PHILADELPHIA, PA, August 21, 2013 /24-7PressRelease/
-- For most potential homeowners, the mortgage application process is daunting, and in some cases even confusing; as though purchasing a home was not stressful enough, the loan application process can be complex and confounding--but in a new statement to the press, John Hess Hyperion Capital
director, offers a few pointers. He specifically highlights some of the advice given in a recent Republican American article.
"The first major rule when applying for a new loan is to have a payment that you can afford and never go above that amount," offers John Hess, Hyperion Capital director, in his new press statement. Indeed, having a home mortgage "budget," and sticking to it, is vital for anyone seeking to buy a home without accumulating too much debt.
Hess goes on to offer further words of advice for mortgage-seekers. "Many times, borrowers will be told by real estate agents to get pre-approved or pre-qualified prior to shopping for a home," he explains. "This serves a couple of different purposes; for one, it shows that the borrower is qualified and the agent doesn't feel like he is wasting his time, and two, it reveals that a lending institution as already vetted out the borrower to make sure he can complete the loan transaction and what criteria the property must fall into."
Hess continues his advice from there. "The lender is always looking to have the borrower max out the full amount that the qualify. Why? Simple: They have quotas and want to make the most per loan as possible. The problem is that these pre-approvals normally don't show the borrower their monthly payment."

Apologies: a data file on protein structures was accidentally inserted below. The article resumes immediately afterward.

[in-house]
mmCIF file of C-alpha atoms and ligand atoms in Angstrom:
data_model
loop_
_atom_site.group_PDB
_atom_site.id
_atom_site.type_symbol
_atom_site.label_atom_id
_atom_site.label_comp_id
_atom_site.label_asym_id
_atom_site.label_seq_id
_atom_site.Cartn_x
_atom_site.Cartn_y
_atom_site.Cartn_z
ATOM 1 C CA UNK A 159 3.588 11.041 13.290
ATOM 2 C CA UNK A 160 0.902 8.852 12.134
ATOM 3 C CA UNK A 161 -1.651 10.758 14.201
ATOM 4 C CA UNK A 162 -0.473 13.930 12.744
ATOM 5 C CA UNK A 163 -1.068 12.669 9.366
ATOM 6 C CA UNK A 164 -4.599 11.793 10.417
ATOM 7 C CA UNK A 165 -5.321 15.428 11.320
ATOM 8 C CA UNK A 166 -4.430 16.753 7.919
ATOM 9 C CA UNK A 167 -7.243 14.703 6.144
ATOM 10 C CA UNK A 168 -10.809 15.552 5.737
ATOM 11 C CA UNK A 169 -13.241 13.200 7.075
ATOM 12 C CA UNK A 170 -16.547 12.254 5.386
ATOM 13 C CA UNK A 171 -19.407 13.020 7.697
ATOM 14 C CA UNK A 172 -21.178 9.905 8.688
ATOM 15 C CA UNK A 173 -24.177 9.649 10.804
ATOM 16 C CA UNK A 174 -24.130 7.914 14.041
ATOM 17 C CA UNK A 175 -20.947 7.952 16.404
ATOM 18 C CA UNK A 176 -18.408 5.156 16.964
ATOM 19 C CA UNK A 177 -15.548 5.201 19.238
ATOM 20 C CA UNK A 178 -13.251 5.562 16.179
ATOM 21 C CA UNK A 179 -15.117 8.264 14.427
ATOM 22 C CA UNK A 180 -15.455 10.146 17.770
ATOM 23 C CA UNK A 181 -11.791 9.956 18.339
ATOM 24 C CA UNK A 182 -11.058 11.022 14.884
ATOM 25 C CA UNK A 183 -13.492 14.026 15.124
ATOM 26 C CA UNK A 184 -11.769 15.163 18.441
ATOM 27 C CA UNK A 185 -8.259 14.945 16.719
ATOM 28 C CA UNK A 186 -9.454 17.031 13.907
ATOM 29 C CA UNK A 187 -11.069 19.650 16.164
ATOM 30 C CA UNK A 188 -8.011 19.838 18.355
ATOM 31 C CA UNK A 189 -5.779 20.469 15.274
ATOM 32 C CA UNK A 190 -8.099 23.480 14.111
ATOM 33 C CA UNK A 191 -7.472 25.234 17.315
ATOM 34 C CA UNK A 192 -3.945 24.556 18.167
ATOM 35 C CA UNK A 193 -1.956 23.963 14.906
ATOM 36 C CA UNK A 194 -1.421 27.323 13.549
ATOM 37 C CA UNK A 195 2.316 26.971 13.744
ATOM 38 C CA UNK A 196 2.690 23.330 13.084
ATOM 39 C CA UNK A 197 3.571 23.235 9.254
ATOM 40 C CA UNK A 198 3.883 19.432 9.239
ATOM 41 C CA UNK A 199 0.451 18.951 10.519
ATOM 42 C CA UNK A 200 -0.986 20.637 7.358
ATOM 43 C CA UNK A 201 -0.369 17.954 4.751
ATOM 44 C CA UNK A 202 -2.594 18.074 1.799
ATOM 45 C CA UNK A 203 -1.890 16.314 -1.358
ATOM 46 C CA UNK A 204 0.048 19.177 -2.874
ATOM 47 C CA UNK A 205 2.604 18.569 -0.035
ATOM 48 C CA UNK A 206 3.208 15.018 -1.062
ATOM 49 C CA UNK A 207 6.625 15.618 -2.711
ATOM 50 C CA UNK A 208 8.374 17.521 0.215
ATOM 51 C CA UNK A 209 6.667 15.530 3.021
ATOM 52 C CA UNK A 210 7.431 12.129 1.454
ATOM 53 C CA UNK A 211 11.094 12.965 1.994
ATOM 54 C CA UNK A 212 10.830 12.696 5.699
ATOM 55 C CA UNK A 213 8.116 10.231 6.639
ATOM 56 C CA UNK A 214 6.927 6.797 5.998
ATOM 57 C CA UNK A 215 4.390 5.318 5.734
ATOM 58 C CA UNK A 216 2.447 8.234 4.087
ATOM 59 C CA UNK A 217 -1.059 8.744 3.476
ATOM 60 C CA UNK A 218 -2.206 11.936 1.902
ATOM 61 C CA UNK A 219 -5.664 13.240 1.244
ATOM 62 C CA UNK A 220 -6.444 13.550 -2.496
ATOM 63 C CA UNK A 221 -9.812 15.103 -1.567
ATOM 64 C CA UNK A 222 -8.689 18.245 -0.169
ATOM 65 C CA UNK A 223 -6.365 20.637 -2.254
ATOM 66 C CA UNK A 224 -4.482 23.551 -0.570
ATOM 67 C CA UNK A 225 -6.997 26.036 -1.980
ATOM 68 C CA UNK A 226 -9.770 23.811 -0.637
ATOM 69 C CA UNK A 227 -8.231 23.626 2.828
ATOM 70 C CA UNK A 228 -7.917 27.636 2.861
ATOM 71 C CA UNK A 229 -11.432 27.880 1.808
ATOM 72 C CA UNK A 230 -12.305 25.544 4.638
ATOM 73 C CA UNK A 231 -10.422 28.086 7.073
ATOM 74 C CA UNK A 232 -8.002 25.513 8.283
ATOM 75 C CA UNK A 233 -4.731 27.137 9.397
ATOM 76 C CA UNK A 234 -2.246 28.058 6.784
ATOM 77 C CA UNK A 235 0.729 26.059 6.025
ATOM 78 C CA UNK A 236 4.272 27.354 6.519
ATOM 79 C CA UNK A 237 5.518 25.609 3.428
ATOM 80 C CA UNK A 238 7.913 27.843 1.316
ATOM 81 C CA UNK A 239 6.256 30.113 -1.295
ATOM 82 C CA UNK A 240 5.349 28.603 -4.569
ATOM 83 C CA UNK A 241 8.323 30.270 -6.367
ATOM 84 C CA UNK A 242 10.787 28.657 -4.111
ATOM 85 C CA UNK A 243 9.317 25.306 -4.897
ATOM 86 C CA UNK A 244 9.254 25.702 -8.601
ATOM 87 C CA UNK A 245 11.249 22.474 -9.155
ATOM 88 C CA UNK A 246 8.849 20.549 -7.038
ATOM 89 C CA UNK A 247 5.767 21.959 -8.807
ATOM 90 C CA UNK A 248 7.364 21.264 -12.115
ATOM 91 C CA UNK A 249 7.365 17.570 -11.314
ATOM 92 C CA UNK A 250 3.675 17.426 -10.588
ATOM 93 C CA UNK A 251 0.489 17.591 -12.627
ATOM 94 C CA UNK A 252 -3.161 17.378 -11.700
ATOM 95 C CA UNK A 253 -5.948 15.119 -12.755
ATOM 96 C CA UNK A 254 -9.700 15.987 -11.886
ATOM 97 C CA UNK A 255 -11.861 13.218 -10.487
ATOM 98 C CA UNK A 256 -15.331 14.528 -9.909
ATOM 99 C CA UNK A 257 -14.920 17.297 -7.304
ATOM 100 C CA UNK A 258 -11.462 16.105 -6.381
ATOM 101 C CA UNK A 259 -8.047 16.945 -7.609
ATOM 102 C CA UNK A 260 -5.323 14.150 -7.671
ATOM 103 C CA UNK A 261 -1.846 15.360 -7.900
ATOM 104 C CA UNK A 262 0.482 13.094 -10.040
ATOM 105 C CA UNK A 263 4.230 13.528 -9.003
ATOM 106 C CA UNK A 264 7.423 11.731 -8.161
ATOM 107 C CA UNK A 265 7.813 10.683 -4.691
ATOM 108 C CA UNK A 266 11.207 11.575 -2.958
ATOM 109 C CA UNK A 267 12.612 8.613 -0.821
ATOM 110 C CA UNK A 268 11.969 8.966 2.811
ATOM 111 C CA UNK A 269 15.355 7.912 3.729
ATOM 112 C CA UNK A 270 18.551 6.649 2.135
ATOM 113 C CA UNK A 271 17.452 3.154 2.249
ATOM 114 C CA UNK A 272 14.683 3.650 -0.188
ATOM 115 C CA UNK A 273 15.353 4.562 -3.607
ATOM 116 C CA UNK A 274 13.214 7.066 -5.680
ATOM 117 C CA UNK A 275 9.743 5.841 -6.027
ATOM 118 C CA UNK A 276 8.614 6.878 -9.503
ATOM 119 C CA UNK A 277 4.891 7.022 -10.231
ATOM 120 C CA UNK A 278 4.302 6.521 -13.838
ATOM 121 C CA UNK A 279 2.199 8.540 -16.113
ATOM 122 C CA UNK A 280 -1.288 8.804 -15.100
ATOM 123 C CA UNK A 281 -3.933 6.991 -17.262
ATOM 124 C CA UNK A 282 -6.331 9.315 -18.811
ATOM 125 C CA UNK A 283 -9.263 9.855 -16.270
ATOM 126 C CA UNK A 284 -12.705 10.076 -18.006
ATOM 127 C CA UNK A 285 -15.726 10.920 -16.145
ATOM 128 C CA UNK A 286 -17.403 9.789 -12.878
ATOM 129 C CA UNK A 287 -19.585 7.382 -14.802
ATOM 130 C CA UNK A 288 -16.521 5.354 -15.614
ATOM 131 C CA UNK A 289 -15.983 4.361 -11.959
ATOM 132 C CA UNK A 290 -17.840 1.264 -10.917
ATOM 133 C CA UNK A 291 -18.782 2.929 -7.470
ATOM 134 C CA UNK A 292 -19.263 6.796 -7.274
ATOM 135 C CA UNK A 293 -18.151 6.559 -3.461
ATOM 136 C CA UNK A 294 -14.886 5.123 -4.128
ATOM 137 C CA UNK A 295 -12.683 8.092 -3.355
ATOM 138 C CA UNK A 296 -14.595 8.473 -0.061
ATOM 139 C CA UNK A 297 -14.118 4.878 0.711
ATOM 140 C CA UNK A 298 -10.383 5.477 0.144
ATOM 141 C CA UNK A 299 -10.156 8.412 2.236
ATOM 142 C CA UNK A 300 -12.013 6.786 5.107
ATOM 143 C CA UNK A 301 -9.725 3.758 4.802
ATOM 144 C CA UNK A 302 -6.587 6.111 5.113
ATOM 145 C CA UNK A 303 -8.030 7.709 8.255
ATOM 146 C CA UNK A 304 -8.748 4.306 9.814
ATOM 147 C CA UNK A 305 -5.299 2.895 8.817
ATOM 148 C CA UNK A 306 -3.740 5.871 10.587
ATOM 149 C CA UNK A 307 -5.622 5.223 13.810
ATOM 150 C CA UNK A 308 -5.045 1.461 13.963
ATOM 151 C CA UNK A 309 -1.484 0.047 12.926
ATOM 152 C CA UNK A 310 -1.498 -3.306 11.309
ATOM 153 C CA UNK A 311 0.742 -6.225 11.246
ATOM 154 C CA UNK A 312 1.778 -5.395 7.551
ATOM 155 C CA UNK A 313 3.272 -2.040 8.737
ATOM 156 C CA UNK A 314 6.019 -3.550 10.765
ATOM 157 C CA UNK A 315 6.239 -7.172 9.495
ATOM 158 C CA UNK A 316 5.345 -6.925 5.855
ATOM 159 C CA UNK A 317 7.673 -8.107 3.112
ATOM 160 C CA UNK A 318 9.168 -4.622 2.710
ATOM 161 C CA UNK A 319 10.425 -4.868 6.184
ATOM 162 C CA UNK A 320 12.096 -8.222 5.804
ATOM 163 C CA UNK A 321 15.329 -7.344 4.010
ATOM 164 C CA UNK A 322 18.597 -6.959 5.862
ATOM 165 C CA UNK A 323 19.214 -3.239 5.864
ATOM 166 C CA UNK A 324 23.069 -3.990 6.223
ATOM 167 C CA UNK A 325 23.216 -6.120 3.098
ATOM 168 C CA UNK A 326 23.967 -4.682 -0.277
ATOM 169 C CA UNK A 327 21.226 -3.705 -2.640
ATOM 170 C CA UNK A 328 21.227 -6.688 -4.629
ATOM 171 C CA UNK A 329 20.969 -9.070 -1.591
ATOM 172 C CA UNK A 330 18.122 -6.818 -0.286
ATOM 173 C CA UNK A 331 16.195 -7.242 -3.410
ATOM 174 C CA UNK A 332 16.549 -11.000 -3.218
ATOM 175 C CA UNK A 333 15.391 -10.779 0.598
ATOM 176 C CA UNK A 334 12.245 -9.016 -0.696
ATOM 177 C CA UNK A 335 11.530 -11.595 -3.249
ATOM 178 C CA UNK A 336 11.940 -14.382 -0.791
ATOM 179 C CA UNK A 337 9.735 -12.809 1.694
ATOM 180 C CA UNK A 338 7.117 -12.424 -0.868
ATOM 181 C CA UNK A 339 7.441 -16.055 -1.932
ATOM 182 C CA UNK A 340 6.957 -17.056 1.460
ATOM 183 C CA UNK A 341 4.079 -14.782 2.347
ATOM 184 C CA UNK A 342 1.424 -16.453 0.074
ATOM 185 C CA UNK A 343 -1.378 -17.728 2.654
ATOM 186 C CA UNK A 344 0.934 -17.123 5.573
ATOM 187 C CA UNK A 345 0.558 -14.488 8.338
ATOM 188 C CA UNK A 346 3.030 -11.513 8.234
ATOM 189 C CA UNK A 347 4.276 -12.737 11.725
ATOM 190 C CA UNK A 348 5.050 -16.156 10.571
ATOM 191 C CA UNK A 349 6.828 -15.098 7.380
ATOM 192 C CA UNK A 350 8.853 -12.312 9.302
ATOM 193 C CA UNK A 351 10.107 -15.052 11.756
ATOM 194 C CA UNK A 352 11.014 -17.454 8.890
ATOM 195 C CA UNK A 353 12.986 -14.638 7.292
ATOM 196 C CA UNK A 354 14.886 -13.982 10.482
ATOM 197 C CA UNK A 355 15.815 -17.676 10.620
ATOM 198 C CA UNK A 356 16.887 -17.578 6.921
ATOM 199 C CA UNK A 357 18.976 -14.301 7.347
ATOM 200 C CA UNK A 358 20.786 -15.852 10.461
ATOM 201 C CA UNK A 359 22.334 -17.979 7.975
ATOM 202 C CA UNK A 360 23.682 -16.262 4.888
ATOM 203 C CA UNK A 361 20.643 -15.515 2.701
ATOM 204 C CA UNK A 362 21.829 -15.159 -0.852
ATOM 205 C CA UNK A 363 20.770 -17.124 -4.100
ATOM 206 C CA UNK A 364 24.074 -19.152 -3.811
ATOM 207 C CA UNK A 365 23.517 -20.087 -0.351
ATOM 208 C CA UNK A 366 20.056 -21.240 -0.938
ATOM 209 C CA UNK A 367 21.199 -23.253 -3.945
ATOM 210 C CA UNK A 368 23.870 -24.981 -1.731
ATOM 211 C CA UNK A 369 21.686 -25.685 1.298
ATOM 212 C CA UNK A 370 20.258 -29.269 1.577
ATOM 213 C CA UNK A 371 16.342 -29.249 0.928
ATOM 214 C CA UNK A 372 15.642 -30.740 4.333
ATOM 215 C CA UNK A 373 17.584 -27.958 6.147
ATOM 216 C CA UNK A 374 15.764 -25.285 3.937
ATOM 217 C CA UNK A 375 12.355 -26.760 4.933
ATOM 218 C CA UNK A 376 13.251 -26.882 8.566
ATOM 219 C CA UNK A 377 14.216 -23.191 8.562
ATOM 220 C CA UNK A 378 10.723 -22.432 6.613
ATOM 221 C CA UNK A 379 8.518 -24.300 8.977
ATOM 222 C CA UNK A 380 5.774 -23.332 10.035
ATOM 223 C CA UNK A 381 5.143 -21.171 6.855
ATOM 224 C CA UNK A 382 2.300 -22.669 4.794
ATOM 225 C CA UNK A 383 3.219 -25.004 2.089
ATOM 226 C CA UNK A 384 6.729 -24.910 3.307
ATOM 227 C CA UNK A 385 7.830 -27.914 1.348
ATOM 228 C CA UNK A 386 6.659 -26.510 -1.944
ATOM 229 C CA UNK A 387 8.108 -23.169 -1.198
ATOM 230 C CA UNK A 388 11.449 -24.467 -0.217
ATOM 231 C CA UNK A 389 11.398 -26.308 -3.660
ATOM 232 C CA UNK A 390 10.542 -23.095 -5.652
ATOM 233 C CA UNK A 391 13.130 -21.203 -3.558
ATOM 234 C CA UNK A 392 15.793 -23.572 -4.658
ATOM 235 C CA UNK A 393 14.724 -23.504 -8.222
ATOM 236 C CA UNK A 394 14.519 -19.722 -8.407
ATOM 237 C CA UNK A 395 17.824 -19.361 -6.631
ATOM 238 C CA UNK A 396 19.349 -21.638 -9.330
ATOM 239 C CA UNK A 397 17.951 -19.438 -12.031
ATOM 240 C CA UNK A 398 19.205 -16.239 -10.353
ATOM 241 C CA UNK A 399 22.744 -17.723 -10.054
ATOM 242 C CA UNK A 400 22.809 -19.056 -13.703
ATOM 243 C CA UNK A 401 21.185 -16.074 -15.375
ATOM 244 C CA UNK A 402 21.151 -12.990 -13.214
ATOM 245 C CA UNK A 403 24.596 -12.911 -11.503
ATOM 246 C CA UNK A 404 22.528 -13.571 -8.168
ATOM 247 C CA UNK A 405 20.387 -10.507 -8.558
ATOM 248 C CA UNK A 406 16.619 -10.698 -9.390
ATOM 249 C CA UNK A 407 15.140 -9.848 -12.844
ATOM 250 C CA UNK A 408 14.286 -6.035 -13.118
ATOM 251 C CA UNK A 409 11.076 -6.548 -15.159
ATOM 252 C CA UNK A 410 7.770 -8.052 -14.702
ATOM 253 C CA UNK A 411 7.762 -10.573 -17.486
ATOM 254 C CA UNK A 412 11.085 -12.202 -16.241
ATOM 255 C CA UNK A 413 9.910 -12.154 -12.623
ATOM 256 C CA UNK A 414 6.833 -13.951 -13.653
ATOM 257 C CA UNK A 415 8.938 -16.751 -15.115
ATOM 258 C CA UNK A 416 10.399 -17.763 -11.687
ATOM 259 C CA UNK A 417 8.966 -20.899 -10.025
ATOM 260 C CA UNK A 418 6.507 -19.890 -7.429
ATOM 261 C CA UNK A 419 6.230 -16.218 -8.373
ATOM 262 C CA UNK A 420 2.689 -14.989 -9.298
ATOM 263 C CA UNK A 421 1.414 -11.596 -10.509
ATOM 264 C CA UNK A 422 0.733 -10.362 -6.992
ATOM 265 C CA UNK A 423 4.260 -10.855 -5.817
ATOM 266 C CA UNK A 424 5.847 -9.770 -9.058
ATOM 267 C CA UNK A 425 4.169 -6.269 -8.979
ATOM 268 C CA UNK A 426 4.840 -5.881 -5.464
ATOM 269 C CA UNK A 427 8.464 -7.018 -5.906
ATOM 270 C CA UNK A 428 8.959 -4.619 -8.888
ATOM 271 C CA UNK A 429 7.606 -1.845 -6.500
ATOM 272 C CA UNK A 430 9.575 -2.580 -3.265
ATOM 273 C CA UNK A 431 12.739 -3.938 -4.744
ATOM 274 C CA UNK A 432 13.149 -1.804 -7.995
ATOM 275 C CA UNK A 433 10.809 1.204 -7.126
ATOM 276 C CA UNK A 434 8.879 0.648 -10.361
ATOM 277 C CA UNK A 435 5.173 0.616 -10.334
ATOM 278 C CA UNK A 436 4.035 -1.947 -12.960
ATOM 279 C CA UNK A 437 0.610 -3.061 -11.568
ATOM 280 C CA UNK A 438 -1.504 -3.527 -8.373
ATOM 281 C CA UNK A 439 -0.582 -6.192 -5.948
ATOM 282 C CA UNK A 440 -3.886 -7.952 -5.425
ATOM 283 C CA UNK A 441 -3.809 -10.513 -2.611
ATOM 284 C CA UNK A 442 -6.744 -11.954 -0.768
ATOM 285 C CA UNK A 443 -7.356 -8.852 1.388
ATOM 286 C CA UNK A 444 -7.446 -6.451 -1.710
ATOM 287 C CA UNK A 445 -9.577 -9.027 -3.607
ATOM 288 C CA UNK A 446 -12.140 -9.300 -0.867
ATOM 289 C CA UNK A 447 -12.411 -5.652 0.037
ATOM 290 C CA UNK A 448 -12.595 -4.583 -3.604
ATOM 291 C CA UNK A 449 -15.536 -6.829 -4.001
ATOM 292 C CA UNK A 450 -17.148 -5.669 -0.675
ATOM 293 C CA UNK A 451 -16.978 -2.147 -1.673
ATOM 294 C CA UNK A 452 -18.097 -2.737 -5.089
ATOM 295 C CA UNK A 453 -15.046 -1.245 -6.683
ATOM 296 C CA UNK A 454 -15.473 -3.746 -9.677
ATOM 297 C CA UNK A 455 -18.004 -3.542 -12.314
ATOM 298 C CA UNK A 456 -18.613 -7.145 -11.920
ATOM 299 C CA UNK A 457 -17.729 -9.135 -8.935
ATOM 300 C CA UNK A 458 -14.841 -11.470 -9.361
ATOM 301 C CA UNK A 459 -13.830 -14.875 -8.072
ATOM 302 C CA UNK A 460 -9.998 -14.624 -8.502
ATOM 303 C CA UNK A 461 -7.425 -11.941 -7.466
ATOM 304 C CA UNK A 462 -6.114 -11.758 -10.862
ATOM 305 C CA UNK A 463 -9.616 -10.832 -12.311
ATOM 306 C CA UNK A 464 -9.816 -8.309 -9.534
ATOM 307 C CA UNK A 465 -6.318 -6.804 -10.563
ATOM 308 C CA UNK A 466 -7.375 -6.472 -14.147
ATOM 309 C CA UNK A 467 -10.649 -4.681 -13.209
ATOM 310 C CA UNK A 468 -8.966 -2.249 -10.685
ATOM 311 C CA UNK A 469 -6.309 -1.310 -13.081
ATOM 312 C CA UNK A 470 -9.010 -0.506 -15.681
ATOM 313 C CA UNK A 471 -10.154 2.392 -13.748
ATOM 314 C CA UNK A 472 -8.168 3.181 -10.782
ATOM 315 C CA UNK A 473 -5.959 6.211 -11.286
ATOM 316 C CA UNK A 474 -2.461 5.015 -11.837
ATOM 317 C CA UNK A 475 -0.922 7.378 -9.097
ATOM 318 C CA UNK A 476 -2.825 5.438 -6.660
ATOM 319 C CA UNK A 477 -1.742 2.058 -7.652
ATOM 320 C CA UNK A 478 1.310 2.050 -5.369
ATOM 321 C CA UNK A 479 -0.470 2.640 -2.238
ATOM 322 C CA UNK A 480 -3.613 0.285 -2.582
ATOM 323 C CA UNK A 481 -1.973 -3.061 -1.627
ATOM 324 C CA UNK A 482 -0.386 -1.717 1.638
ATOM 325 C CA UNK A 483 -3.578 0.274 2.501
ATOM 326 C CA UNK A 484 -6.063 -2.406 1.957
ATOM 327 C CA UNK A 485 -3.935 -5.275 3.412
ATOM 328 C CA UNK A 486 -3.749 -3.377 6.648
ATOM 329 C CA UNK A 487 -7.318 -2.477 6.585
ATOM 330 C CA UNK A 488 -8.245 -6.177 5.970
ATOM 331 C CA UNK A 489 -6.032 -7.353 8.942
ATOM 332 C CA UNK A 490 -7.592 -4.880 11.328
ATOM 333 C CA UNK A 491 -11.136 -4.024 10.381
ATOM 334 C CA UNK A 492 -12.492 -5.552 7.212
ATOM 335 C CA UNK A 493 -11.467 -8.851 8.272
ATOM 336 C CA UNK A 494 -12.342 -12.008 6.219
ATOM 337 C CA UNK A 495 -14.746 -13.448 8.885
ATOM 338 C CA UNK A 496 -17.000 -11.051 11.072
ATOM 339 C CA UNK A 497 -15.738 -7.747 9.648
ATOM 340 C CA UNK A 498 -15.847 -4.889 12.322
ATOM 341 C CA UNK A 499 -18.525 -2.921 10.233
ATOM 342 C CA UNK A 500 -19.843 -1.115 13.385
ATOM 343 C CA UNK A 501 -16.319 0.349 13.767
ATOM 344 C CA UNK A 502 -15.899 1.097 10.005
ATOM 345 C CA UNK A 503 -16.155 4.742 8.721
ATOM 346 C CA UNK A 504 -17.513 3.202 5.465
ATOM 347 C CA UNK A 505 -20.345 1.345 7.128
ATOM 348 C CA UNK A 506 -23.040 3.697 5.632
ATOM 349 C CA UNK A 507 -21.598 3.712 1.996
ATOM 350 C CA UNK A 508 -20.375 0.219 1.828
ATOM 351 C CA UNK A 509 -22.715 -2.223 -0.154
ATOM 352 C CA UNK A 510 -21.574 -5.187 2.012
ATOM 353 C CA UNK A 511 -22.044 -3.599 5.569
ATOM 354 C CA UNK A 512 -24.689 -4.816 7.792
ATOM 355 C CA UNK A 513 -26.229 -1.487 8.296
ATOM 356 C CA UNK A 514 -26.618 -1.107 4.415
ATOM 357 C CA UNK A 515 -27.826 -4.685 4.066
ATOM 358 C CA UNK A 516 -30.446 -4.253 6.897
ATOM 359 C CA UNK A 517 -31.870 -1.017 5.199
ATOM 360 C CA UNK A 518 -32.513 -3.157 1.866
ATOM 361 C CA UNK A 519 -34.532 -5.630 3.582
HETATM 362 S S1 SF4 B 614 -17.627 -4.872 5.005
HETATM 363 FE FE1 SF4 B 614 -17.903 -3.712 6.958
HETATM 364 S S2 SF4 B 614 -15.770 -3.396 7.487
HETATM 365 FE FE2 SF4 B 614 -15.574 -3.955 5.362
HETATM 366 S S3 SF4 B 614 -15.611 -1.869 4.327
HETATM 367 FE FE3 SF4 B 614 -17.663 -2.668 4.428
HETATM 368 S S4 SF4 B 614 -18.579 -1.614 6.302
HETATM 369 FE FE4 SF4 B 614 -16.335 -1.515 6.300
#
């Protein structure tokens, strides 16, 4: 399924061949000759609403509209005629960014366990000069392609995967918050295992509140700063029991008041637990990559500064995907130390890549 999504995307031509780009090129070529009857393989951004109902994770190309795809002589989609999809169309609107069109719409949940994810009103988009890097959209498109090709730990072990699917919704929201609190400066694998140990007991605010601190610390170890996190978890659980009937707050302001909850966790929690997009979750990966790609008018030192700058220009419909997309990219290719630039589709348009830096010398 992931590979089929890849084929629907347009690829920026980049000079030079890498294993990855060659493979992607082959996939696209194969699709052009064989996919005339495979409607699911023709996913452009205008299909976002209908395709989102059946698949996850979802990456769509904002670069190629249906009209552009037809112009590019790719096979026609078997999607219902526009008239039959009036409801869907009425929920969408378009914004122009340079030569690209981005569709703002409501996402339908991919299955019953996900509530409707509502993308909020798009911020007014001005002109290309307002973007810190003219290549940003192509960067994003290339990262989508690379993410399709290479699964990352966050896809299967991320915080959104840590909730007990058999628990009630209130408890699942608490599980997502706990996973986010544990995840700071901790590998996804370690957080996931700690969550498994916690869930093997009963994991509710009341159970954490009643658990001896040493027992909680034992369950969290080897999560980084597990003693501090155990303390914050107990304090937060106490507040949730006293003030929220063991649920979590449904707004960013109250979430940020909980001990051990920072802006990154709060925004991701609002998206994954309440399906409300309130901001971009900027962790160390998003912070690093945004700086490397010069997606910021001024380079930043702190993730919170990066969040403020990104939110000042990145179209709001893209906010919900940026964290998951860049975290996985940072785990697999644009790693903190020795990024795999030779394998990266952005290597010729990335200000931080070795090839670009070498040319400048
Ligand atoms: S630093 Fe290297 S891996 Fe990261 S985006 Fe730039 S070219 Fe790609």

John Hess, Hyperion Capital director, continues: "If the borrower wants a $1,000 monthly payment, the lender may say they are approved at a $1,500 per month and thus qualify for a large loan amount. This becomes a major problem when the real estate agent starts showing homes in that higher price range. Most borrowers will normally desire the higher price homes because they can envision themselves living in a larger, nicer home if they had a choice. The issue is that the borrower isn't acknowledging how much those homes will cost them per month and how it's far exceeds their set amount."
As for the Republican American article, it begins by admonishing potential homebuyers to build a strong credit score. "Bad borrower behavior -- like late credit card or other loan payments, having a foreclosure or bankruptcy in one's credit report and carrying high balances -- will weigh down your score," the article cautions.
The article also encourages consumers to understand the options available to them--such as the option they have for making a larger down payment in order to secure smaller mortgage payments. Further tips offered in the article include keeping an eye on fees, waiting for good deals to come around, and shopping around at different lenders, seeking the most desirable rates and terms possible.
John Hess, Hyperion Capital director, is passionate for working in tandem with borrowers, helping them receive the loan services they truly need.
John Hess Hyperion Capital
director, is in charge of negotiations and new project approval for the company. He also leads board meetings. Hyperion Capital itself, meanwhile, offers financing and relocation services for borrowers across the country. The company is based in Texas, and has been a major player in the home loan and relocation industry since 2001.